First quarter 2006 reports that home prices were moving up almost as fast as they were in the previous quarter, may be a lagging indicator that belies the housing market's true direction today in the second quarter.
However, federal data on home prices are in line with another federal report that says perhaps it is the bubble talk, not home prices, that is over inflated.
U.S. home prices moved ahead nationwide on the average 12.5 percent in the first quarter this year, compared to the same quarter last year.
The increase was only slightly off the 12.95 percent increase originally posted during the last quarter of 2005. That figure since has been revised upwards to 13.33 percent, according to the latest report from the Office of Federal Housing Enterprise Oversight's (OFHEO) Home Price Index.
OFHEO acting director James Lockhart, says the data suggests, that while on average home prices are growing at a healthier rate than forecast by some pundits, the market is not without its soft spots.
"They do indicate, however, that price growth is moderating in some parts of the country, particularly in areas where prices have been rising the most," Lockhart said, echoing the latest trend in housing market forecasts that call for localized housing bubble deflation rather than a nationwide bust.
"Assessing High House Prices, Bubbles, Fundamentals and Misperceptions" by Charles Himmelberg, Christopher Mayer and Todd Sinai with the Federal Reserve Bank of New York, concludes that trying to accurately assess the national housing market is like comparing apples and oranges.
"Constant-quality data on house prices and rents exist for less than three decades, cover only two house price booms, and are not comparable across different cities. Hence, it is impossible to state definitively whether or not a housing bubble exists. However, we can say that most housing markets did not look much more expensive in 2004 than they looked over the past 10 years, and in most major cities our valuation measures are nowhere near their historic highs," the report concludes.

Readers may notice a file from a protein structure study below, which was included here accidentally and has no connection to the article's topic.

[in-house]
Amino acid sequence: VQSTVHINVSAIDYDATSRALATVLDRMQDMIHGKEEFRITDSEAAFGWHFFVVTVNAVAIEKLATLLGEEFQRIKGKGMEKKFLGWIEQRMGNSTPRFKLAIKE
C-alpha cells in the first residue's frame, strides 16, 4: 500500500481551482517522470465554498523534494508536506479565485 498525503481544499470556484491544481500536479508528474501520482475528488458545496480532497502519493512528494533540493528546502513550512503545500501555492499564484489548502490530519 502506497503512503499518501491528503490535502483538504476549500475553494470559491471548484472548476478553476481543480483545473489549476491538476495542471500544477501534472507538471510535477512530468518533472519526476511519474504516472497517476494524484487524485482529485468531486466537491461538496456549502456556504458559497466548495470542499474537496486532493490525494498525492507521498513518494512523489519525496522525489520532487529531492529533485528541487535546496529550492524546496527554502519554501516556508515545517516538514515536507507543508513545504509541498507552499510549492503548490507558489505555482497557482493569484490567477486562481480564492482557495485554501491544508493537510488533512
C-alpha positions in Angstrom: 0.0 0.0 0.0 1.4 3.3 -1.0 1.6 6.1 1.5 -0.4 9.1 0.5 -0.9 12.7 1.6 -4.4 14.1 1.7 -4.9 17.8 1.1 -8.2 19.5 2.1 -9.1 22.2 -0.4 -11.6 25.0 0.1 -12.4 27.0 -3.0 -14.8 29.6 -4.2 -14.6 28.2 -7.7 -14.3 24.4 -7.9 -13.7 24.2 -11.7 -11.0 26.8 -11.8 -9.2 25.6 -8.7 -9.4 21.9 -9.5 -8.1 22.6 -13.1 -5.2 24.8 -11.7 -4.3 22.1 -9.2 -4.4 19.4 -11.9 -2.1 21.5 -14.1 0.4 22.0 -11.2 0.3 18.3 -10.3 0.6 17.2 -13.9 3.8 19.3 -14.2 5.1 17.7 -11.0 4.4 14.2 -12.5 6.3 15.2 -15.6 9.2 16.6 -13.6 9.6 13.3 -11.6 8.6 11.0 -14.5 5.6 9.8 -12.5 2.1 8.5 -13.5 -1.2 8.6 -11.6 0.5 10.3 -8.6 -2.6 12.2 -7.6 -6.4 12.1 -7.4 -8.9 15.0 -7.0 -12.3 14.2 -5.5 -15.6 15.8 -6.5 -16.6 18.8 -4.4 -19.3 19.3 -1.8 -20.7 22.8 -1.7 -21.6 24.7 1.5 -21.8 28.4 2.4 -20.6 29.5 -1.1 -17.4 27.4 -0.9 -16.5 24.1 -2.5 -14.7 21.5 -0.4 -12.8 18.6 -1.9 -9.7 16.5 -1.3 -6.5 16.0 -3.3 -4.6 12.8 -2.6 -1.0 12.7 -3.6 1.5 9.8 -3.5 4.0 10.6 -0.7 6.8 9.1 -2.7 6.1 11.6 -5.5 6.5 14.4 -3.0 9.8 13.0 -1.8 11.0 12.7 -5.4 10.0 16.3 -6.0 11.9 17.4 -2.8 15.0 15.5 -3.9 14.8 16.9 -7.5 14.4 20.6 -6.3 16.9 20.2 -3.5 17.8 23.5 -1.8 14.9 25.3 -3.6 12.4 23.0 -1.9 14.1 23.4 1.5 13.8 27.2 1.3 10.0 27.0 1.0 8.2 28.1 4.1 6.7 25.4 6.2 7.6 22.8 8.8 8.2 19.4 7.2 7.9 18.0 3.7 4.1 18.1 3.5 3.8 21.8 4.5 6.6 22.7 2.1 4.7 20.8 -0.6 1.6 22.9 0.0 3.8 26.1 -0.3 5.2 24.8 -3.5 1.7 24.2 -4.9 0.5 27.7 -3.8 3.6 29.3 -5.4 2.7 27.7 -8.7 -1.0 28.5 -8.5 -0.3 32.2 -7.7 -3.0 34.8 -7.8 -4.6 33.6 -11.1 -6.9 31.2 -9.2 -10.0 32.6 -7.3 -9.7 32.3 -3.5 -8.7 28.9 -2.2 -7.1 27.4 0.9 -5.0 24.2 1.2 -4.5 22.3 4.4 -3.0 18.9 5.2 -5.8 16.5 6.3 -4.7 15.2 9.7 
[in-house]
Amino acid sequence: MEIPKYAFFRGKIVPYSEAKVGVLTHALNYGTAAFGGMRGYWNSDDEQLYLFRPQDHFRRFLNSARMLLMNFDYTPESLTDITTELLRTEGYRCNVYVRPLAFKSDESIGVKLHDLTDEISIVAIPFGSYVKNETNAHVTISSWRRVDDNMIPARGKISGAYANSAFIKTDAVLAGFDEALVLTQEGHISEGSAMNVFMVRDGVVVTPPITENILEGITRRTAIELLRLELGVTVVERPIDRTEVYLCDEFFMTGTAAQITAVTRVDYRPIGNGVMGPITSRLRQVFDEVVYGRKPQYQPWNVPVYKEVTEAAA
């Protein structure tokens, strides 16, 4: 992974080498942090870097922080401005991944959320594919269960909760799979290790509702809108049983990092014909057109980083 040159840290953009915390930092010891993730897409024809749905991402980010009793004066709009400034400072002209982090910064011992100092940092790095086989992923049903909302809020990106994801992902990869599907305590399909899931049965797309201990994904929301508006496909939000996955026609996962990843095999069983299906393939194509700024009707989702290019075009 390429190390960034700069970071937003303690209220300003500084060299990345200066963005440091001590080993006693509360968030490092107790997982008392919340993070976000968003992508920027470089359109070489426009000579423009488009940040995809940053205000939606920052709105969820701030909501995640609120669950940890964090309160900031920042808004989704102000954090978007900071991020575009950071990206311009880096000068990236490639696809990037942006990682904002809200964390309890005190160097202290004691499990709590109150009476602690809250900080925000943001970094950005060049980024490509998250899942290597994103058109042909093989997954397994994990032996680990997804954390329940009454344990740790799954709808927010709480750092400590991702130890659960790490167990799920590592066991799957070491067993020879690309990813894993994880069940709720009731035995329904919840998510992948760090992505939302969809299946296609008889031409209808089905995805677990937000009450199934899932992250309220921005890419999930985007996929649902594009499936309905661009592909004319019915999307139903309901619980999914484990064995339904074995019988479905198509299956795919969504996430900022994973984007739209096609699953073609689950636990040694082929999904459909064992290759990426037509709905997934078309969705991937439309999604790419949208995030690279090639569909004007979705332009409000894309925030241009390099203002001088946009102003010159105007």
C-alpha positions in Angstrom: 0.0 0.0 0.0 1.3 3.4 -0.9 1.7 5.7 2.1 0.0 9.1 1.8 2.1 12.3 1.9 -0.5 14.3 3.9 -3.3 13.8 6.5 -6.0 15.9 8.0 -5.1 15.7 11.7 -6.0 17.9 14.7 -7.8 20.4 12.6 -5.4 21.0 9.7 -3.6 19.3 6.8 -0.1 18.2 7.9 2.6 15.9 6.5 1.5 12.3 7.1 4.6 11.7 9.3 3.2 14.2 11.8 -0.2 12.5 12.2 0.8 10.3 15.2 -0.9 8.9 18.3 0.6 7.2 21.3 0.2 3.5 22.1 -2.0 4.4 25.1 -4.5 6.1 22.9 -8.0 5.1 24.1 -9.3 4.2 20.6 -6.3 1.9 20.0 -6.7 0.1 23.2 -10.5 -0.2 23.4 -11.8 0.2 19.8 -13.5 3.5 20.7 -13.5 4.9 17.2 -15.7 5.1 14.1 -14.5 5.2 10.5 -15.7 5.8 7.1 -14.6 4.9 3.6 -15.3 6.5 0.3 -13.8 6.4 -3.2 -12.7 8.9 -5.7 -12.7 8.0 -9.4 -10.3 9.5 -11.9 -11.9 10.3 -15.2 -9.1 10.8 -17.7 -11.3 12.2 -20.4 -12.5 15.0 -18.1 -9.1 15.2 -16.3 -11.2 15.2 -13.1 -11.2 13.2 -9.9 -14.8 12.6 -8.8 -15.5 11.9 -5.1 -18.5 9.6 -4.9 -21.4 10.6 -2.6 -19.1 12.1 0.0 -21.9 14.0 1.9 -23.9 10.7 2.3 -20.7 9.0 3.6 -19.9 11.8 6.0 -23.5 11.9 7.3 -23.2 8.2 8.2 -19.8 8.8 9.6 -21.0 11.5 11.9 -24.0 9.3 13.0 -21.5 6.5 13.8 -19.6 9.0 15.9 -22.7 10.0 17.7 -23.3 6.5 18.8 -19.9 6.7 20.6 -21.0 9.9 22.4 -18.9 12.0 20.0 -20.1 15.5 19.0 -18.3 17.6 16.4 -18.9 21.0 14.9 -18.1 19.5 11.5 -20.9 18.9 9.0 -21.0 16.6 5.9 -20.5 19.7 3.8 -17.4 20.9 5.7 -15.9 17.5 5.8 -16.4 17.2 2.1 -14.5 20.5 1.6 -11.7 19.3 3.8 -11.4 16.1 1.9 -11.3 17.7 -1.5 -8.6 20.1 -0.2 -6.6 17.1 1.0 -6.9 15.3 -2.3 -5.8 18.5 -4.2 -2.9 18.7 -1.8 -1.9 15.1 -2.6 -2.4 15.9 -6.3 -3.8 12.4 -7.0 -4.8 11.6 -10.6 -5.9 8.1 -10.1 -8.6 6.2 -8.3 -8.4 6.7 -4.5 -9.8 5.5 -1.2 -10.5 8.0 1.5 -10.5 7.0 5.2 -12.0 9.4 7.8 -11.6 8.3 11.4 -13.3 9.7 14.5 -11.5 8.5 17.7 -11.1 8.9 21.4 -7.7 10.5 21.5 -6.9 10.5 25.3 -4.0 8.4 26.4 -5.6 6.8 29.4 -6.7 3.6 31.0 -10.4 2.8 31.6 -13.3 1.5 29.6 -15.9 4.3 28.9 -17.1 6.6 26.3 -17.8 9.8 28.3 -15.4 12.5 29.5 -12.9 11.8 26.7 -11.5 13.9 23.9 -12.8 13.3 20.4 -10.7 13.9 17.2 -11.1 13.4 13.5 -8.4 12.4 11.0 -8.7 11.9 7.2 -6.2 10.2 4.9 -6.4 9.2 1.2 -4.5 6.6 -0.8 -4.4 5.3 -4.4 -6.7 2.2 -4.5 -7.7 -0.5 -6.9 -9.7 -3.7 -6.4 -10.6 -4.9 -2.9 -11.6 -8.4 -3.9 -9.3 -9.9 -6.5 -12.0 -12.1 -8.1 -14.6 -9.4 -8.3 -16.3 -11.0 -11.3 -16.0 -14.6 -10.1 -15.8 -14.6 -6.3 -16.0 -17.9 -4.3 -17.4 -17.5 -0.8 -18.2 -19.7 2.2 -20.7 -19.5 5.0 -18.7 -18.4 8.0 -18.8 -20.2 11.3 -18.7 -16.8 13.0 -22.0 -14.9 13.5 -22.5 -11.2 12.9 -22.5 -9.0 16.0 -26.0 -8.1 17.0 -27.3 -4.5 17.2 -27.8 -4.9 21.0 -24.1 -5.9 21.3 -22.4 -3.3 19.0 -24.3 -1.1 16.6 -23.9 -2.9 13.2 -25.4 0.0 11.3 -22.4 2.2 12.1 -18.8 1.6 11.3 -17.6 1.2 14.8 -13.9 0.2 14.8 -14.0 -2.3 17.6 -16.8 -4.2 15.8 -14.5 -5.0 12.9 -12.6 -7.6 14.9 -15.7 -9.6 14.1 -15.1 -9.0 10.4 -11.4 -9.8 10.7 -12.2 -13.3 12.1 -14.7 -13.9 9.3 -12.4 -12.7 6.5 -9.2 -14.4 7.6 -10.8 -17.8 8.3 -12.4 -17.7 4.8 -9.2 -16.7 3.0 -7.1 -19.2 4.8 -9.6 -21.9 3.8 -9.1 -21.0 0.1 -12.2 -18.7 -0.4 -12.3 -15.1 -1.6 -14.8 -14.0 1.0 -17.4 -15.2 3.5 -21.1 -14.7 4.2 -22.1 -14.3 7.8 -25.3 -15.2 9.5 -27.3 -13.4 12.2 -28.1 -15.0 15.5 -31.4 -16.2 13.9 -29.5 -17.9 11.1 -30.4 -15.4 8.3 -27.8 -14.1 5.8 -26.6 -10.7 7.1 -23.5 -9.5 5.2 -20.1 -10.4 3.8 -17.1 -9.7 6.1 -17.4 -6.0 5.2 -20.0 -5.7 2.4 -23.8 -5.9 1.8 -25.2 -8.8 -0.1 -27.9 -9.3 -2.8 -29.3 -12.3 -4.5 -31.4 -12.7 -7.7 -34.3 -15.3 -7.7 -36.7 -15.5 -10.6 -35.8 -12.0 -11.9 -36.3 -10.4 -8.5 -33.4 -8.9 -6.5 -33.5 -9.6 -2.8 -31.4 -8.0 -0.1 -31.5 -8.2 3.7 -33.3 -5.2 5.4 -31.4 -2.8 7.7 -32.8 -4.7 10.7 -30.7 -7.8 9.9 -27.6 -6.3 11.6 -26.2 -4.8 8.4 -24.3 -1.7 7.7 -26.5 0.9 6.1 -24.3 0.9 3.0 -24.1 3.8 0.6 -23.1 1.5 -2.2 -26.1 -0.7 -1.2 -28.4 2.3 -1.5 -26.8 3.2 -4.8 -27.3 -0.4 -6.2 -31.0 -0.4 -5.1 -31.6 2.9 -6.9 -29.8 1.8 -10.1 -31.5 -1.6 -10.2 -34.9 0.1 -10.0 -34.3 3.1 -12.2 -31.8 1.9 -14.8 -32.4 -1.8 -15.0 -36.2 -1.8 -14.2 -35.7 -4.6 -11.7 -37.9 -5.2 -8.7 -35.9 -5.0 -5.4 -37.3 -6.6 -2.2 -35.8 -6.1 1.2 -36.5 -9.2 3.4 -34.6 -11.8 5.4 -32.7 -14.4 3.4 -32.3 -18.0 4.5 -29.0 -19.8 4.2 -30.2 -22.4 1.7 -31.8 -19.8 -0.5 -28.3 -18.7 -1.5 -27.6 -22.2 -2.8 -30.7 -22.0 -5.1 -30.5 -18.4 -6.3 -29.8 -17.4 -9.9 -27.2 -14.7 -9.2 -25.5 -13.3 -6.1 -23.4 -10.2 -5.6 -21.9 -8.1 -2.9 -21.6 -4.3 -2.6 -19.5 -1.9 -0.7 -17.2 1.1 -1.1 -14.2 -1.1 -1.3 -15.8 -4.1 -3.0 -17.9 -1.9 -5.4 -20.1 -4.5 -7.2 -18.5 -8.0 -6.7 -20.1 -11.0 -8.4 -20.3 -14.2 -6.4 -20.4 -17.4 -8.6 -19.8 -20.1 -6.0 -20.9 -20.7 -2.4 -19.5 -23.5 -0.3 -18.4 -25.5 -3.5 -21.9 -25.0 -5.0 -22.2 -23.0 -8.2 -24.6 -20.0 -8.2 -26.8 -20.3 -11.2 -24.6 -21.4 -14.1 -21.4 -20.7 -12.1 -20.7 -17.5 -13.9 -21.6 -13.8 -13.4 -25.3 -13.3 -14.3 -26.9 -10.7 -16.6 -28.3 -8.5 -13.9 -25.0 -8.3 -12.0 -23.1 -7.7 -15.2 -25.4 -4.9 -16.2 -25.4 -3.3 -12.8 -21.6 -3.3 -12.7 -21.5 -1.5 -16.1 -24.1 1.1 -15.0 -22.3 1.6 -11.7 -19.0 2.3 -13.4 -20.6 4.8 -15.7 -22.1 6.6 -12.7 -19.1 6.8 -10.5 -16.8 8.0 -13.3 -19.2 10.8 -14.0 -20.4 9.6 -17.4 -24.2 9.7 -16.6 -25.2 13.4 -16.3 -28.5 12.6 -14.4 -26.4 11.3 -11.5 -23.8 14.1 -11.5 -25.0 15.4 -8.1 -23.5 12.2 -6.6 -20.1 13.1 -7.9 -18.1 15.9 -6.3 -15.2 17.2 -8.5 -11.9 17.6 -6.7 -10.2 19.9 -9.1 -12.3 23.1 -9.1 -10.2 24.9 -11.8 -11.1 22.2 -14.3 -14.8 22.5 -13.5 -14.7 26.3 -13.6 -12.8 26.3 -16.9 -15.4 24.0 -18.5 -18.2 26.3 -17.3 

Marching out reasons most national bubble theory is little more than babble, the report says national-level data doesn't serve the house price dynamics on the local level where the action is.
Even comparing cities doesn't offer accurate postulating because price-to-income and price-to-rent ratios vary widely from city to city.
The report also says, on the local level, to determine if home prices are reasonably priced relevant data comes not from the total cost of a home, but the annual or monthly cost of ownership. That data is largely guesstimates about changes in long-term interest rates, inflation, home price appreciation, taxes and other costs that are tough to pin down.
Those housing market variables also impact costs differently from city to city. For example, where the housing supply is static, prices remain higher relative to rents and are more sensitive to changes in interest rates.
"Our evidence does not suggest that house prices cannot fall in the future if fundamental factors change. An unexpected rise in real interest rates that raises housing costs, or a negative shock to a local economy, would lower housing demand, slowing the growth of house prices, and possibly even leading to a house price decline. However, this fact does not mean that today houses are systematically mispriced [sic]" the report deduces.
OFHEO's Home Price Index seems to bear out the report's findings revealing a nation of many robust housing markets -- and some not so -- reacting differently to local and national economies.
Only 9 states had price appreciation rates lower than 6 percent for the year, considered a decent return on any investment.
For the first time since the fourth quarter of 2002, negative quarterly appreciation rates (from the fourth quarter 2005 to the first quarter 2006) were observed for some states, Iowa at a negative 0.41 and South Dakota down 0.13 percent.
Out of the 20 MSAs with the largest percentage house price gains in the past year, 10 were in Florida, four in Arizona, two each in California, Idaho and Utah (one shared with Arizona) and one in Oregon.
At the other end of the scale were Lafayette, IN (1.22 percent); Canton-Massillon, OH (1.21 percent); Erie, PA 273 (1.02 percent); Anderson, IN (0.84 percent); and Saginaw-Saginaw Township North, MI (0.14 percent). The lower end was dominated by towns in the Midwest, Northwest and the Carolinas.
Slower price growth was clustered in and around the Heartland.
Home prices in the Great Lakes' East North Central Division grew by 5.56 percent. One region over to the west, in the West North Central Division, home prices grew by 6.21 percent. Adjacent south of that division, the West South Central Division clocked a 7.69 percent rate of home price appreciation.